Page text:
I might have covered this in question 6 but to summarise yes, it is close to both subject buildings as well as laundrettes, shops, and recreational sites such as the campus lake and surrounding grounds, as well as the Sportspark.
Very varied. You are given a list on arrival of registered societies and sports where there are Society Fairs in Fresher's Week where you can investigate before signing up if you are interested. There are societies for many languages and cultures, hobbies and interests, as well as providing the opportunity for you to create and run your own society if you don't feel there is one that fits yours and other people's interests/lifestyles. Personally I haven't gotten involved with the sports available as it is not something I am too interested in, but the UEA has a very large sports sector called the Sportspark which, as far as I can tell, hosts loads of different sports.
Much like a lot of facilities and opportunities I've mentioned previously, support is communicated to students through regular emails on the university system which can keep you informed about any student support and wellbeing systems that you can access at any time. Academic support is extremely helpful and constructive as in my course there is a weekly optional drop-in session with my regular lecturer as part of my Foundation Year course. There is also plenty of physical and mental wellbeing support groups that are confidential (unless it is extremely serious or detrimental and then personal information is shared with the relevant staff) and supportive.
amazing! couldnt ask for any better. been in loads of performances which is great for my acting career, so so happy. met my soulmate within about 2 months - the sheer amount of people at uni means youll always make friends.
loads of careers events all year, amazing for that
lots of individual study time which is good for a busy schedule, but the lectures tend to reiterate whats in the reading
okay - they do all that is needed
library is amazing, lots of shops on campus, the mental health service is terrible
25 minute bus to the city centre, not too bad but not good if you are unable to walk long distances. cheap taxis though
Amazing! pantomine society is the best thing to ever happen to me. a bit annoying you have to pay for a membership for the societies but its quite a small amount
mental health is awful - tutors are always availiable to chat about academic stuff though
I have thoroughly enjoyed my time at UEA, the city & campus are lovely-don't get put off by the initial feel of concrete! After 5yrs here I can definitely reccomend!
Carreers Central on campus offers a great service that helps you to improve your CV and practice interviews. my course in general offers opportunities to enhance my own personal skills.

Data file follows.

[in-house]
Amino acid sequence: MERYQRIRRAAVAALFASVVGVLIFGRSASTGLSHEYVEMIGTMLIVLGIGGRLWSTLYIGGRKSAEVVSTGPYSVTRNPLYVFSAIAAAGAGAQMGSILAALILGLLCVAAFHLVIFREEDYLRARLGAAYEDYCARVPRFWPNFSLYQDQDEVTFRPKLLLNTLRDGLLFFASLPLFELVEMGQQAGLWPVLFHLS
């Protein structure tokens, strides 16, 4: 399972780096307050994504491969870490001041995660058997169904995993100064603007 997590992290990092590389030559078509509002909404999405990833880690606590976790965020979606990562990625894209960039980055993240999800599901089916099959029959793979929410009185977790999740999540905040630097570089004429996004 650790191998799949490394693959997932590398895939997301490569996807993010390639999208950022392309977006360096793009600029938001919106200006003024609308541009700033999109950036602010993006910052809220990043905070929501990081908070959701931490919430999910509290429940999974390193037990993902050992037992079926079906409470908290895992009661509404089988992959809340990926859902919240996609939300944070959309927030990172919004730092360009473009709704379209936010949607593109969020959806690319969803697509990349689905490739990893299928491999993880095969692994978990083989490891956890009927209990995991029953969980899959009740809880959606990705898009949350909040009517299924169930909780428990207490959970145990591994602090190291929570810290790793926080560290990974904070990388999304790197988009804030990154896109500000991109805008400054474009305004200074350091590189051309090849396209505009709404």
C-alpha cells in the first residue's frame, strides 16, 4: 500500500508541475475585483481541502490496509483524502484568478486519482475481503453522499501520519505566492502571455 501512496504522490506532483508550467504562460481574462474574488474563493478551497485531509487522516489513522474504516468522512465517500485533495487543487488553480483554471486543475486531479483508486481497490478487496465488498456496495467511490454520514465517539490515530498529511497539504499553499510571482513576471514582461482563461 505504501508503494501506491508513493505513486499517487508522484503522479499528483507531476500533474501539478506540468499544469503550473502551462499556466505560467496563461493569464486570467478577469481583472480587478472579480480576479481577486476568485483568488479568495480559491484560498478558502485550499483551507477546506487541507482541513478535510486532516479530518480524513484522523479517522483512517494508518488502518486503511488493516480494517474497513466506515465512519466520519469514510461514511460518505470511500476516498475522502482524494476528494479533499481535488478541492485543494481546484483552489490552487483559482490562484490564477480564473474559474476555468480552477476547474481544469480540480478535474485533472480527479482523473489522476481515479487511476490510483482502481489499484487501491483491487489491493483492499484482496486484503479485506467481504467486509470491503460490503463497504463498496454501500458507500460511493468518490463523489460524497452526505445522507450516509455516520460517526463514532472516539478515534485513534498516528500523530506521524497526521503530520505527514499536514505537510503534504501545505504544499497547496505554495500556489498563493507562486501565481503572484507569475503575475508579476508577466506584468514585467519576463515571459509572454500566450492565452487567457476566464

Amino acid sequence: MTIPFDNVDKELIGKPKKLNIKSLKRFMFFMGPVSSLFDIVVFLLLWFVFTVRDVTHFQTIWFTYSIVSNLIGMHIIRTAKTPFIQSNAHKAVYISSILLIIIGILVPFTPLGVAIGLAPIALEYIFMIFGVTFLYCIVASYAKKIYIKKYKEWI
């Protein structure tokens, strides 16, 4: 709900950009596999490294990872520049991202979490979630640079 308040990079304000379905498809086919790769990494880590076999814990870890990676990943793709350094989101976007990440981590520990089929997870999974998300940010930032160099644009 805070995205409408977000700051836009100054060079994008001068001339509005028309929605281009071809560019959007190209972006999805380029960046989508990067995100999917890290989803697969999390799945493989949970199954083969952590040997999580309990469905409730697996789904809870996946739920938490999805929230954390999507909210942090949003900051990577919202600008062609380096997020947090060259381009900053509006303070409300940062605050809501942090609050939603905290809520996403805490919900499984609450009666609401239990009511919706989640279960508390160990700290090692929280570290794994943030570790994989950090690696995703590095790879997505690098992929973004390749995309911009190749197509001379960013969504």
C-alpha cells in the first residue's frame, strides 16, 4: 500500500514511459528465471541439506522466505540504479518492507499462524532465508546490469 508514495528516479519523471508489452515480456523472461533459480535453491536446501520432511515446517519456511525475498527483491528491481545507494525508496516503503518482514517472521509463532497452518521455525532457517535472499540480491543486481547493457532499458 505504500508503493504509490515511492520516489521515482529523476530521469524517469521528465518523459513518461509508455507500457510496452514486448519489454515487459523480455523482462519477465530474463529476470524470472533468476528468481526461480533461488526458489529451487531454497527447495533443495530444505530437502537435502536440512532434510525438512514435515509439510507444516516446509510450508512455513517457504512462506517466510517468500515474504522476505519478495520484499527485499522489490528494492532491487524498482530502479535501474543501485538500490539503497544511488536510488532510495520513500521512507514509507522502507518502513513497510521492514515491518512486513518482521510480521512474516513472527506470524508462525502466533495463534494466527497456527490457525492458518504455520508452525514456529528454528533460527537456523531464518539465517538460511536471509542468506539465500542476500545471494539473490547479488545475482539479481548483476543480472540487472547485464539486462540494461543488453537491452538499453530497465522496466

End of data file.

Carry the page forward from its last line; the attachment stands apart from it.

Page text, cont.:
I like that with most modules there are practical aspects to them which helps reenforce what I learn in lectures. Modules which require the learning of software use could use more support sessions offered.
I am not so sure about this, communication and organisation could be better. Currently having an issue as part of a committee society with sudden changes in health and saftey rules which we were not made aware of in advance of the changes.
I have little to compare it to as I have only fleetingly visited other uni's but I would say they are good, 4/5, room for improvement but no huge complaints. Maybe lower sams fees at the sports park would make more clubs more accessible to people though. For example I would love to go climbing regularly at the sports park but due to the large fees I don't. The facilities in themselves at the park though I would say are good, I would like to use them more.
Yes it is, I can easily walk to it from the house I rent and the buses are regular so it's easy to travel across the city.
I would say it's great - there's truely a society for everyone!
Tutors are willing to offer as much support as you are willing to ask for. In general most of the biology staff will always make time for a meeting with you, the hardest part may be just initially getting a response but from there they are happy to help. I don't know what councelling support my uni offers and what level of need you have to be in to use them.
Overall I have really enjoyed my time at the UEA. I can't imagine being anywhere else. The social life is good, the university has a very good community feel. I think there are areas for improvement, but many of the issues we are seeing do not stem from the university itself.
The university has a dedicated Careers Central that provides amazing help. Within my school we are also given a large amount of support (specific modules, points of contact, etc.)
The course content is very interesting - modules are generally well taught and the staff are very approachable. A negative would be the 'black box' of marking - there is a marking criteria but we are given little guidance on how to actually meet this.
The facilities are fairly standard - in terms of representation the UEA SU is fairly poor.
Pretty good! There's not much more I'd want to see.
Fairly - it is a campus university so it is a little away from the city. However, it is well connected to Norwich and there is plenty around the general university area.
The university has a huge range of clubs & societies - more than most other universities I have seen.
Feedback on coursework / exams can be lacking. Regarding the rest of the support offered, I would suggest it is very good.
I have enjoyed my time at university, however not as much as I would have expected to when I started. I am very poor, tired and stressed the majority of the time.
There is a dedicated careers adviser, but not many placement or internship opportunities are given
I like most that the modules are not year long, but i don't like that my course is heavily postgraduate taught as the quality of teaching often decreases
It could be better
Fine, new buildings are excellent but some of the older buildings are in desperate need of refurbishment and shouldn't be used
Yes, whilst being a bit out of the city it is well connected and there is still good amenities around
There is plenty of opportunities for students
Academic support i feel is poor, the academic adviser system does not work. the personal support needs work as it is underfunded